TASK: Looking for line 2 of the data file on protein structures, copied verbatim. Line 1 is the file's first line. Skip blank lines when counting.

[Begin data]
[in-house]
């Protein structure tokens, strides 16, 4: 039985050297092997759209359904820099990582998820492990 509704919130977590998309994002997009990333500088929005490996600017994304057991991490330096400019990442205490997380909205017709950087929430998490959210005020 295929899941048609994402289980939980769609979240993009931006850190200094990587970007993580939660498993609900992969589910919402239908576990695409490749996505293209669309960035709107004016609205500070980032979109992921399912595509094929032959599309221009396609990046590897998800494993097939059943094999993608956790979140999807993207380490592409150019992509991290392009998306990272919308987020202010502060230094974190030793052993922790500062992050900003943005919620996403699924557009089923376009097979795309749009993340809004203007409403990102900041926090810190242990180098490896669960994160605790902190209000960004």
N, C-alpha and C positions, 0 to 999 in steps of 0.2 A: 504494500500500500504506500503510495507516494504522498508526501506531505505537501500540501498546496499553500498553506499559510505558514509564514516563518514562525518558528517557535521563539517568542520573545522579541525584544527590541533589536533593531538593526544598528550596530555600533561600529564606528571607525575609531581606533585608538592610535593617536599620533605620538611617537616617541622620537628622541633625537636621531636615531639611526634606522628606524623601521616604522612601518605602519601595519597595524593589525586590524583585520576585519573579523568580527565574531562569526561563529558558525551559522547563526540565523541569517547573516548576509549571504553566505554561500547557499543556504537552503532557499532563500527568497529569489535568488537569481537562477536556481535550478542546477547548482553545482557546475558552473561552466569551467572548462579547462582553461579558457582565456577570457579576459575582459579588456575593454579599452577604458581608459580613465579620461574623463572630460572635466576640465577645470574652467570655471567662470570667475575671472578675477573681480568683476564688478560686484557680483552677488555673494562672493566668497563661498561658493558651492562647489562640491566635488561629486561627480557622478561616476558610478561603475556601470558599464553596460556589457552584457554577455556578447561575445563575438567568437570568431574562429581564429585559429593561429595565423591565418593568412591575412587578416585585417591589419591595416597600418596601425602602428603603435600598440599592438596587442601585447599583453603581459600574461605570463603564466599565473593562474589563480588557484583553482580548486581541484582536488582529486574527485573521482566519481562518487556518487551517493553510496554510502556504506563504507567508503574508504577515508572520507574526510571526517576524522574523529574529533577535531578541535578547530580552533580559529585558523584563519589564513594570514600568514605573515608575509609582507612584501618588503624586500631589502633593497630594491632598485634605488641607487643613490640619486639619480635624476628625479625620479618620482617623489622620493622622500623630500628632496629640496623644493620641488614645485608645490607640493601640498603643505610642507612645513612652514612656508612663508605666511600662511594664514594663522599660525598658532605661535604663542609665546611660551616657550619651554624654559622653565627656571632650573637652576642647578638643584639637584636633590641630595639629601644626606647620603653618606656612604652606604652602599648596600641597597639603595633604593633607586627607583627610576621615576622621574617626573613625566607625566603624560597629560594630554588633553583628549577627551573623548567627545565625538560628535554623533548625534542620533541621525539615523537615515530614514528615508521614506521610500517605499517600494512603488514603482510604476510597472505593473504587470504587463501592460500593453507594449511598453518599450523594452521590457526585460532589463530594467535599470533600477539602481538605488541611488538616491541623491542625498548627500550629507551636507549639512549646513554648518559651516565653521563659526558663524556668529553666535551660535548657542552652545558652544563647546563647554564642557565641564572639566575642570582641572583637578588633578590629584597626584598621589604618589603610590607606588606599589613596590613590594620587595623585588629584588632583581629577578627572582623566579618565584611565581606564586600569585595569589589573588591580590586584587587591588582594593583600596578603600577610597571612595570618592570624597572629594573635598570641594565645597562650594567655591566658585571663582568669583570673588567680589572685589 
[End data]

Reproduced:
């Protein structure tokens, strides 16, 4: 039985050297092997759209359904820099990582998820492990 509704919130977590998309994002997009990333500088929005490996600017994304057991991490330096400019990442205490997380909205017709950087929430998490959210005020 295929899941048609994402289980939980769609979240993009931006850190200094990587970007993580939660498993609900992969589910919402239908576990695409490749996505293209669309960035709107004016609205500070980032979109992921399912595509094929032959599309221009396609990046590897998800494993097939059943094999993608956790979140999807993207380490592409150019992509991290392009998306990272919308987020202010502060230094974190030793052993922790500062992050900003943005919620996403699924557009089923376009097979795309749009993340809004203007409403990102900041926090810190242990180098490896669960994160605790902190209000960004």